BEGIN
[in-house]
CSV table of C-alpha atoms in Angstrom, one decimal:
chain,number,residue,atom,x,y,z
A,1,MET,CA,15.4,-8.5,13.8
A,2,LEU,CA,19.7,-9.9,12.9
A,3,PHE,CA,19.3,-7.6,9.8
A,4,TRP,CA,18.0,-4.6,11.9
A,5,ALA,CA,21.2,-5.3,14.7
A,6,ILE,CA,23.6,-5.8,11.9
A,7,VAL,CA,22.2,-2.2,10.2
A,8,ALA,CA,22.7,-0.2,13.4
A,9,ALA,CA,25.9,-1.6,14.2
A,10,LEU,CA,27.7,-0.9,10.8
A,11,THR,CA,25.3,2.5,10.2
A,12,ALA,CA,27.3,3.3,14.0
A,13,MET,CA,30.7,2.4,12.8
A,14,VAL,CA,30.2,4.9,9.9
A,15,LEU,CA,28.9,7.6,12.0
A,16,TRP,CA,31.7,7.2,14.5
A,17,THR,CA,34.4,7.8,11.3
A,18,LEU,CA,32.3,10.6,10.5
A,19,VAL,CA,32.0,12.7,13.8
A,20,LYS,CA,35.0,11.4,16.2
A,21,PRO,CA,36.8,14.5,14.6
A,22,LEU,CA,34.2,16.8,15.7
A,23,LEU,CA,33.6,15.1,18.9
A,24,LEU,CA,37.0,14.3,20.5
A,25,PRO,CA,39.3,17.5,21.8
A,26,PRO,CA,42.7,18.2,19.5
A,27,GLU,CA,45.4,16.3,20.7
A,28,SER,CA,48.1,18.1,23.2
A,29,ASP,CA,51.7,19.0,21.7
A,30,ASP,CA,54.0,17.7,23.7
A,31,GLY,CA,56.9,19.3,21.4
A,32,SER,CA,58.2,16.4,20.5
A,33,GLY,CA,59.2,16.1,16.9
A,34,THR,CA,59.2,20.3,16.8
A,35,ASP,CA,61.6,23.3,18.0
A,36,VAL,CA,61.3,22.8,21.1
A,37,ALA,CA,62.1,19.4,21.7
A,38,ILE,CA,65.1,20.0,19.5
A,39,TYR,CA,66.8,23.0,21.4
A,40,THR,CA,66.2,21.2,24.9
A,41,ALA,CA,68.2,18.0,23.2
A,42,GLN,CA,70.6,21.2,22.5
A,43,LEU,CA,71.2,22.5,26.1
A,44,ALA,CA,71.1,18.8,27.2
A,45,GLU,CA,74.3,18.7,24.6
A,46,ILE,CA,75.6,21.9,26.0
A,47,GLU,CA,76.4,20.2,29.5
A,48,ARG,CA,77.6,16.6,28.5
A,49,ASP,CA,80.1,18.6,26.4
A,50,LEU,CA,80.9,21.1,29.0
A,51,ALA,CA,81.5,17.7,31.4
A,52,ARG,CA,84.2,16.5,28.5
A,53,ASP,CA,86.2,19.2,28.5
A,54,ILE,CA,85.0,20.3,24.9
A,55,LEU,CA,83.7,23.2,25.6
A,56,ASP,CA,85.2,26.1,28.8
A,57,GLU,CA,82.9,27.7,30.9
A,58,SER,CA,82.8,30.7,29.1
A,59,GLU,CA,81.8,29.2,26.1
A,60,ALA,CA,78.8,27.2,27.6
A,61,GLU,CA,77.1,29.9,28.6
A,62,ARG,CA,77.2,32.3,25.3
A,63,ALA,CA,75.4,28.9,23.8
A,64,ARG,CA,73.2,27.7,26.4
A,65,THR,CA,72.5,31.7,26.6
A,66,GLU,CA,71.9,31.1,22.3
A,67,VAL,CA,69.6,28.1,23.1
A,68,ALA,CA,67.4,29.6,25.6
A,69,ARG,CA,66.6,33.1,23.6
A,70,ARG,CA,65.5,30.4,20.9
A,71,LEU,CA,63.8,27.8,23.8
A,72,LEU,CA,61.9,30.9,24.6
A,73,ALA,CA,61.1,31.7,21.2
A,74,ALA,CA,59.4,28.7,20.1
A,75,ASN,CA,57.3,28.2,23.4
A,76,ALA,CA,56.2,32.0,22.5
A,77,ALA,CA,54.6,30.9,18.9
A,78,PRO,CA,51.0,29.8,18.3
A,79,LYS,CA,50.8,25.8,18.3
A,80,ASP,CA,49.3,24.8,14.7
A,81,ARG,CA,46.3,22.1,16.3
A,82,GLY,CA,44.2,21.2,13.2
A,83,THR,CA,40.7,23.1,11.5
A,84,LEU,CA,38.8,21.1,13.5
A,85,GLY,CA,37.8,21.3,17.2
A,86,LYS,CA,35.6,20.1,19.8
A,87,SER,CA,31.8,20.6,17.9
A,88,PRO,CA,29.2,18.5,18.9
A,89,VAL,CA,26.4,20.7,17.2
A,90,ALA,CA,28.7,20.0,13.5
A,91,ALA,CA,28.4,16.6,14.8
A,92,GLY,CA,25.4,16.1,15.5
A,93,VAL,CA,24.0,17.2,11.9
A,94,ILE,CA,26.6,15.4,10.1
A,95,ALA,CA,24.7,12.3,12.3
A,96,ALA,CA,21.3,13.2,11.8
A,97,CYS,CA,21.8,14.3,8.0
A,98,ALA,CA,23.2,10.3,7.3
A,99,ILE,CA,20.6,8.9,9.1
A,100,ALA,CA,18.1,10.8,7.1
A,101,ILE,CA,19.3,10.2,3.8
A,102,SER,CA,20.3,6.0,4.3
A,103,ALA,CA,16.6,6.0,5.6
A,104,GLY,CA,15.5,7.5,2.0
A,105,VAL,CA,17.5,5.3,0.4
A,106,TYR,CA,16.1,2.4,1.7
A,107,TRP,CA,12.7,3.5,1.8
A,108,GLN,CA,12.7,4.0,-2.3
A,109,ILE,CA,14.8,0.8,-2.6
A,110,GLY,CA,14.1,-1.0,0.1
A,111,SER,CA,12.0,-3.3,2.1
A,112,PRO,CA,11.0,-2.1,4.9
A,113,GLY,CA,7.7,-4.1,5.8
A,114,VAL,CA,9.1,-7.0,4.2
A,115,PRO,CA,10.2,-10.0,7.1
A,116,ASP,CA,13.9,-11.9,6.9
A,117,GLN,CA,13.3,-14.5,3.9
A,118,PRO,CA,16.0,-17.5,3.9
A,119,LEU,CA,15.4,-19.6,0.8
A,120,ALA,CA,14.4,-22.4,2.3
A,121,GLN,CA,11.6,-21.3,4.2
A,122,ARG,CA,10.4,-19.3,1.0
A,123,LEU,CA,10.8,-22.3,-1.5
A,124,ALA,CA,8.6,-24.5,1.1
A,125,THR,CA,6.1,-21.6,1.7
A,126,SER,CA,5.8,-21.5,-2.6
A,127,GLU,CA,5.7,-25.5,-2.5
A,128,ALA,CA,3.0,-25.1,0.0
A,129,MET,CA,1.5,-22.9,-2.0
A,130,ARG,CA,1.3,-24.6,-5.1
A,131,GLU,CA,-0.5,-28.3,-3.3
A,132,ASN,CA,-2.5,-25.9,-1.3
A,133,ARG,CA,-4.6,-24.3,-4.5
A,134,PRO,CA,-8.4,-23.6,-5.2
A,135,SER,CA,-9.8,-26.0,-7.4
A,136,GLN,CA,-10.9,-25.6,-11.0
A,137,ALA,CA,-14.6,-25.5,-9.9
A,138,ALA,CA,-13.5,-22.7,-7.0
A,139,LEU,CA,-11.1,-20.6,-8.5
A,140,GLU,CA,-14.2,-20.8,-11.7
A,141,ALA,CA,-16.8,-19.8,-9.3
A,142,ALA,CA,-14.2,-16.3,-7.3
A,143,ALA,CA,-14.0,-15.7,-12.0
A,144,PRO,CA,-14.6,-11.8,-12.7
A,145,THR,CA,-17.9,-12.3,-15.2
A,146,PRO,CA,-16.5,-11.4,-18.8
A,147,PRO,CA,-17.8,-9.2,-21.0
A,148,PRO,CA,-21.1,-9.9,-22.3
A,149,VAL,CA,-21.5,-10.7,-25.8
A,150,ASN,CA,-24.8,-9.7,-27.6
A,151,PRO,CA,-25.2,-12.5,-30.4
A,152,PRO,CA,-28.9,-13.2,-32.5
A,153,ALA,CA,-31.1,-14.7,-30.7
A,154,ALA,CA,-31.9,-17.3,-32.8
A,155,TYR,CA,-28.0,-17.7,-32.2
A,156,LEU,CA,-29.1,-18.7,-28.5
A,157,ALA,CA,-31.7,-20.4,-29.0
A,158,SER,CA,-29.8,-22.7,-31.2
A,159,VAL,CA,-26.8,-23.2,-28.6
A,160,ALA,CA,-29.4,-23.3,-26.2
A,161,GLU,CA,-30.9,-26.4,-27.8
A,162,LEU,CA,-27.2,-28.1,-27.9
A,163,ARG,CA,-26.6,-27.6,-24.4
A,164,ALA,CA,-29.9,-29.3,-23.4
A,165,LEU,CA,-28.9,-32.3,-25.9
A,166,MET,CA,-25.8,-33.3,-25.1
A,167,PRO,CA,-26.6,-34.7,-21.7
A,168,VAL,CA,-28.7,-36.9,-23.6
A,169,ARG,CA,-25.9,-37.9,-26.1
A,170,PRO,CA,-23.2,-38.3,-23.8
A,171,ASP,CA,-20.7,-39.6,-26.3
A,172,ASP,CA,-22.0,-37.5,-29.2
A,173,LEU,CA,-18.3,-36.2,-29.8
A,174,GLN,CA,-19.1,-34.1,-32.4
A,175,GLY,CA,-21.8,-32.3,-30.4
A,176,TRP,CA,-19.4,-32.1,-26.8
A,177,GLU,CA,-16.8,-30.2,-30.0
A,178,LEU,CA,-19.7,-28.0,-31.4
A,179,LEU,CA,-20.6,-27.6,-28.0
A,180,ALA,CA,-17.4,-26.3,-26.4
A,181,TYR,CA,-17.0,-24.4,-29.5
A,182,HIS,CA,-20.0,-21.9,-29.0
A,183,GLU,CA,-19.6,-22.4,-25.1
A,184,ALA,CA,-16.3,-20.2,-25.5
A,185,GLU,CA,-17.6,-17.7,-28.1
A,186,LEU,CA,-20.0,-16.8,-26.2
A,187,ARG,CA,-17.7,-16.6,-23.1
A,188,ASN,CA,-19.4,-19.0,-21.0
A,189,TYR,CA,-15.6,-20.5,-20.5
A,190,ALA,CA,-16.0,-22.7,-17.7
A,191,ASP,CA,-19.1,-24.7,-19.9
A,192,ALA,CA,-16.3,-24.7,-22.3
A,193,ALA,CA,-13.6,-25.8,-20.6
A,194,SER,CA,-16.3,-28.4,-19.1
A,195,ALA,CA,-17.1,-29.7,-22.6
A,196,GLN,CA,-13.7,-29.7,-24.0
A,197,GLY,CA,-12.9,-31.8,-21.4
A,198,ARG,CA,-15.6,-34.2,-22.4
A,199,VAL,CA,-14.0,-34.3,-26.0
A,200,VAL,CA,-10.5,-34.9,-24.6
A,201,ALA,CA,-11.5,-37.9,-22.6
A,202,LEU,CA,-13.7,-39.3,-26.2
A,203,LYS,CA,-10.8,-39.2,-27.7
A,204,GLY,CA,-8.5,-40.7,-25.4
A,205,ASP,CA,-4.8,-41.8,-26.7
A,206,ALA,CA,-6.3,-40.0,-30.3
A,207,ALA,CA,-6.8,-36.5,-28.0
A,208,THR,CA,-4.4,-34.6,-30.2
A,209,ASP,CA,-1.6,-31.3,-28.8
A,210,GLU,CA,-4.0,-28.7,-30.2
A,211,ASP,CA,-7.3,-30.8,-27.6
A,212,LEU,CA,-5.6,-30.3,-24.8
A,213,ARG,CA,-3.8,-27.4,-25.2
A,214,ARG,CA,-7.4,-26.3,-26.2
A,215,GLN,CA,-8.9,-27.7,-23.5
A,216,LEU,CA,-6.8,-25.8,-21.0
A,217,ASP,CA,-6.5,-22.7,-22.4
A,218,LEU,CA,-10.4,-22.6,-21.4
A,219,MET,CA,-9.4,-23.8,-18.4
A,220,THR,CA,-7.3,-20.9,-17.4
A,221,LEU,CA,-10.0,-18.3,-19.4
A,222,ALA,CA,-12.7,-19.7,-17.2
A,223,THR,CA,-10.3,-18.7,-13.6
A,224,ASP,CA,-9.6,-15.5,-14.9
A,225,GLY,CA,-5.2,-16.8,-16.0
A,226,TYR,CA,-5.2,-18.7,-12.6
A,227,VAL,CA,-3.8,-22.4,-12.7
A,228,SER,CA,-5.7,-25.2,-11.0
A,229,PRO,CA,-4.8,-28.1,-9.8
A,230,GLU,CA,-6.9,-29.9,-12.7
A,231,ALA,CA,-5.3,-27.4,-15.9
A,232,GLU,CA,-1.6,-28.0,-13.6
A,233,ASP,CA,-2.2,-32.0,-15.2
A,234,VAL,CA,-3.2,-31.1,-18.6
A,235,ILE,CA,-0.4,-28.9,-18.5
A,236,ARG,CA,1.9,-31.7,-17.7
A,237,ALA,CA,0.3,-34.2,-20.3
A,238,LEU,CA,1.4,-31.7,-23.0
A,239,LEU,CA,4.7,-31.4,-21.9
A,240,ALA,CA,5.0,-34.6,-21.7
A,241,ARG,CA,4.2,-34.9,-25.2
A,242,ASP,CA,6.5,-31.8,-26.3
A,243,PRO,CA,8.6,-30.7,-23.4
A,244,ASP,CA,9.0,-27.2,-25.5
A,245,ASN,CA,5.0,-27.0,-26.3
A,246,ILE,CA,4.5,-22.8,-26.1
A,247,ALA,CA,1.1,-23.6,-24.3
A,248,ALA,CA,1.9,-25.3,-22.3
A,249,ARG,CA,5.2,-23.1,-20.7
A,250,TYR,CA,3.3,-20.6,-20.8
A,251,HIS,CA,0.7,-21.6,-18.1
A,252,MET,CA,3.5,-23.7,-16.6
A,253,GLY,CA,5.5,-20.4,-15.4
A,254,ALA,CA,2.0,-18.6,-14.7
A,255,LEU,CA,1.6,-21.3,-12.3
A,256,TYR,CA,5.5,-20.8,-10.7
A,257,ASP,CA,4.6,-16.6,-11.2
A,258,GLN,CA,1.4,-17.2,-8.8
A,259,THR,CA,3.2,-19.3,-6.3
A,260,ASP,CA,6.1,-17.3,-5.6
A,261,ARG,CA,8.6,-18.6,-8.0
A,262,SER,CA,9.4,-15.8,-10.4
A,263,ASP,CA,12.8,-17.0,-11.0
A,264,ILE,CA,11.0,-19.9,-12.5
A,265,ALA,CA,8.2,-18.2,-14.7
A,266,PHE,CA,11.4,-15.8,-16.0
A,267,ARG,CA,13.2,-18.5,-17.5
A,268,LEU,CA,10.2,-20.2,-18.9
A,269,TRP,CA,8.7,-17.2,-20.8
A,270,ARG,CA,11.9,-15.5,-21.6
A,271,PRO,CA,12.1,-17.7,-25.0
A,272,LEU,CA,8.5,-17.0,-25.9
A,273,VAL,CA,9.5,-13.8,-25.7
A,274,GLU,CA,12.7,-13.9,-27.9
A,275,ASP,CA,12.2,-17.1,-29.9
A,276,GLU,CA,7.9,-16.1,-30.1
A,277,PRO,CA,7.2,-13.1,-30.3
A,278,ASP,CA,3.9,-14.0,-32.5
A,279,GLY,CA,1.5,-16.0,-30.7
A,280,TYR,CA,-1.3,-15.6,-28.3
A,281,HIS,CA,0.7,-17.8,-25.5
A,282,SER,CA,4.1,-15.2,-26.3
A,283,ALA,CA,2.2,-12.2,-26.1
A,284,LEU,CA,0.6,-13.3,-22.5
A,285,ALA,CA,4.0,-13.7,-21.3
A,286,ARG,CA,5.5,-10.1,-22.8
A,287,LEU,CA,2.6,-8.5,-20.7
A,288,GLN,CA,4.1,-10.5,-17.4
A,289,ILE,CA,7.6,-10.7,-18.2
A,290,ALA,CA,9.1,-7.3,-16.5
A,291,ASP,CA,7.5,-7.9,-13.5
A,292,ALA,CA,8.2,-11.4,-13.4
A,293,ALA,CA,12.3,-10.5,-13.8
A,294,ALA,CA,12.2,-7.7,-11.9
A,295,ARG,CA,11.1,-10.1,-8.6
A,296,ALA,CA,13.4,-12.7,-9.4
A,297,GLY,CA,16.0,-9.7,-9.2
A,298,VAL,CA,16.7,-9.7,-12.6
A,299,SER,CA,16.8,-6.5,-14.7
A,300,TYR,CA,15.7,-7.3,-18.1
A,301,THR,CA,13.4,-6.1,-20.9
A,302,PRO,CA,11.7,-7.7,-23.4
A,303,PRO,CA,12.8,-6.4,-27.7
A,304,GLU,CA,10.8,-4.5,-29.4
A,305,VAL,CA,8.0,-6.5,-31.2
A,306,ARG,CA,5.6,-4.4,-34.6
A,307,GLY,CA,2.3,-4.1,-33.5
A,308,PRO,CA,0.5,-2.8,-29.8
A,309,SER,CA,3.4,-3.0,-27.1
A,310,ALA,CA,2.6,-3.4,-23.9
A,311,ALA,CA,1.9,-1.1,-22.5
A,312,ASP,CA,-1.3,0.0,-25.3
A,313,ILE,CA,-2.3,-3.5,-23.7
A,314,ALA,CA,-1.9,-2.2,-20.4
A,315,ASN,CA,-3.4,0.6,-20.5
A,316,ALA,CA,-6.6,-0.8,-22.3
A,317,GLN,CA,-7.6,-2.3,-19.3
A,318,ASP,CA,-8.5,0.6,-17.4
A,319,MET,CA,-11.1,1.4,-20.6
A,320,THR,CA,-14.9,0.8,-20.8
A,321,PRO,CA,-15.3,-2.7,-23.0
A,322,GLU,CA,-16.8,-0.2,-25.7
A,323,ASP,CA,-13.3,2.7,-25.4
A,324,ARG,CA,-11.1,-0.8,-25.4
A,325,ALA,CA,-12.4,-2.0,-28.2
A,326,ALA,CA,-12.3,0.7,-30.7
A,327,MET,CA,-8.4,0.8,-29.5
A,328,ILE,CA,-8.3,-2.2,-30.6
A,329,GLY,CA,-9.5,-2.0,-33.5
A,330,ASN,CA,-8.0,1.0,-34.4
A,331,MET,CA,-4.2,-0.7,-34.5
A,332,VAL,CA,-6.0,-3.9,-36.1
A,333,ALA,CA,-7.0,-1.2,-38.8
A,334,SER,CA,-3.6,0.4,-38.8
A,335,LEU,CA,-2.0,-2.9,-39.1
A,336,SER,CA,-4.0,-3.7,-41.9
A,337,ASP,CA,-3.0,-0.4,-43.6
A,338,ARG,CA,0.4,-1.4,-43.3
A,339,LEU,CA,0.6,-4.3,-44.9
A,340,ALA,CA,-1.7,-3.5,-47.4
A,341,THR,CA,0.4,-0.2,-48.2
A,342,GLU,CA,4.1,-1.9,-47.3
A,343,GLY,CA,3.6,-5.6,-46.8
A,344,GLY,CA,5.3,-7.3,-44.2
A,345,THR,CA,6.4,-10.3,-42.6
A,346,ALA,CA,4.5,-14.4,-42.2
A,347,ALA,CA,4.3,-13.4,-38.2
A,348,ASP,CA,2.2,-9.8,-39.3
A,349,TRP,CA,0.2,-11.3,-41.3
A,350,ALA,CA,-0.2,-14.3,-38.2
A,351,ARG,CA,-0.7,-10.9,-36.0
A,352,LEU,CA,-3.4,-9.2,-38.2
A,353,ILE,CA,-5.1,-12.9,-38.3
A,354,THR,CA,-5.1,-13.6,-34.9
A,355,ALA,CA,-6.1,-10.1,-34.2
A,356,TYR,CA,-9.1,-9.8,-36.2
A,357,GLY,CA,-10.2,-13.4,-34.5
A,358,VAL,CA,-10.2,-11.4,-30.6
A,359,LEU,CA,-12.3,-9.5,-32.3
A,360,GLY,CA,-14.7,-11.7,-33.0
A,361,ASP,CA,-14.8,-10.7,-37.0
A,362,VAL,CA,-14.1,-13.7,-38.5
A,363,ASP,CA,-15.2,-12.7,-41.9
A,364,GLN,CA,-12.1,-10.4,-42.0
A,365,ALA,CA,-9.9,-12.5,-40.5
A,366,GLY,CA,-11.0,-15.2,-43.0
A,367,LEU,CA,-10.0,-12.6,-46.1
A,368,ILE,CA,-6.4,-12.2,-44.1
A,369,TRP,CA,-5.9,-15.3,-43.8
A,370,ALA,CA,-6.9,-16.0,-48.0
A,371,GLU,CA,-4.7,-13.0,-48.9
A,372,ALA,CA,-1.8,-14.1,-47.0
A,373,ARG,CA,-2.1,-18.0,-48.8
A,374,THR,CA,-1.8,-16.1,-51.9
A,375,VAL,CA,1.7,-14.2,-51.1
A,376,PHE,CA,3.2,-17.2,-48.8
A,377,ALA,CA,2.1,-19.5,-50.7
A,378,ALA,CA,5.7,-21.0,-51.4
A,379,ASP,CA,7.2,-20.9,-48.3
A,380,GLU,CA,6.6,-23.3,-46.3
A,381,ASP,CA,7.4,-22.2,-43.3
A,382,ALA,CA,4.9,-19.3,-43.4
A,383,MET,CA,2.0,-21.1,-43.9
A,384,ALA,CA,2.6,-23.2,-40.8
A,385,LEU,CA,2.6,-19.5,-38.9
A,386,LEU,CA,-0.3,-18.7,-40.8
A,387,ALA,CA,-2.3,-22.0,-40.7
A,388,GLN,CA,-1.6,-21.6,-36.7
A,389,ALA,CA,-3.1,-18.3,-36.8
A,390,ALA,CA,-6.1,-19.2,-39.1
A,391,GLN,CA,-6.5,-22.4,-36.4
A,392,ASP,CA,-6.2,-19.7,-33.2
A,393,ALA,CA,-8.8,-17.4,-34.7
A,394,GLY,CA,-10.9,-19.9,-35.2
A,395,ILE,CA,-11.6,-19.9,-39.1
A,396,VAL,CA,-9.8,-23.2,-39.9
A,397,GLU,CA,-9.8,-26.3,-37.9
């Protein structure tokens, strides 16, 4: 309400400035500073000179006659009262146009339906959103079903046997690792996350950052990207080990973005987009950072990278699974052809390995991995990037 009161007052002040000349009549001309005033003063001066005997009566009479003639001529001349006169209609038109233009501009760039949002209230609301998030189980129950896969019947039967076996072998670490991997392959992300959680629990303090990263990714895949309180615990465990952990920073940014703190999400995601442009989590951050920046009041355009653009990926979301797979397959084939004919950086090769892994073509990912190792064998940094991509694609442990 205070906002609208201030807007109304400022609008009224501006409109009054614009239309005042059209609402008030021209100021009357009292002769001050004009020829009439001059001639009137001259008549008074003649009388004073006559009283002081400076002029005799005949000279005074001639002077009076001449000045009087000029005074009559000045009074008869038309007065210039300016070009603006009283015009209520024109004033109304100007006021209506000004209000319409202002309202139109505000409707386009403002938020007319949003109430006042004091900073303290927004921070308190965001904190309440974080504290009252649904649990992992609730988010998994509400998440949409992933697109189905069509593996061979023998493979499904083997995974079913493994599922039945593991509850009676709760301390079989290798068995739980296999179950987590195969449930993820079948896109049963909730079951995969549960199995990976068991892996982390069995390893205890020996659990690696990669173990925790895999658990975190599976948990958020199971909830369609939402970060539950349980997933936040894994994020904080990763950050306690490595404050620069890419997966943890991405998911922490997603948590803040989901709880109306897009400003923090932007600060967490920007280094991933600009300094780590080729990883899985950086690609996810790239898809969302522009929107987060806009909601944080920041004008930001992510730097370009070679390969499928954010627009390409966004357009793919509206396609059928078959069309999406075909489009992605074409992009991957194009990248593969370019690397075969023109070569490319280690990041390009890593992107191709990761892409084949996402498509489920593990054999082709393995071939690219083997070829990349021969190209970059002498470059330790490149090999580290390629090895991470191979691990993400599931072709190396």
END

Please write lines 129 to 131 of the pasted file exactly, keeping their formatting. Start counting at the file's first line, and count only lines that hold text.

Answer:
A,126,SER,CA,5.8,-21.5,-2.6
A,127,GLU,CA,5.7,-25.5,-2.5
A,128,ALA,CA,3.0,-25.1,0.0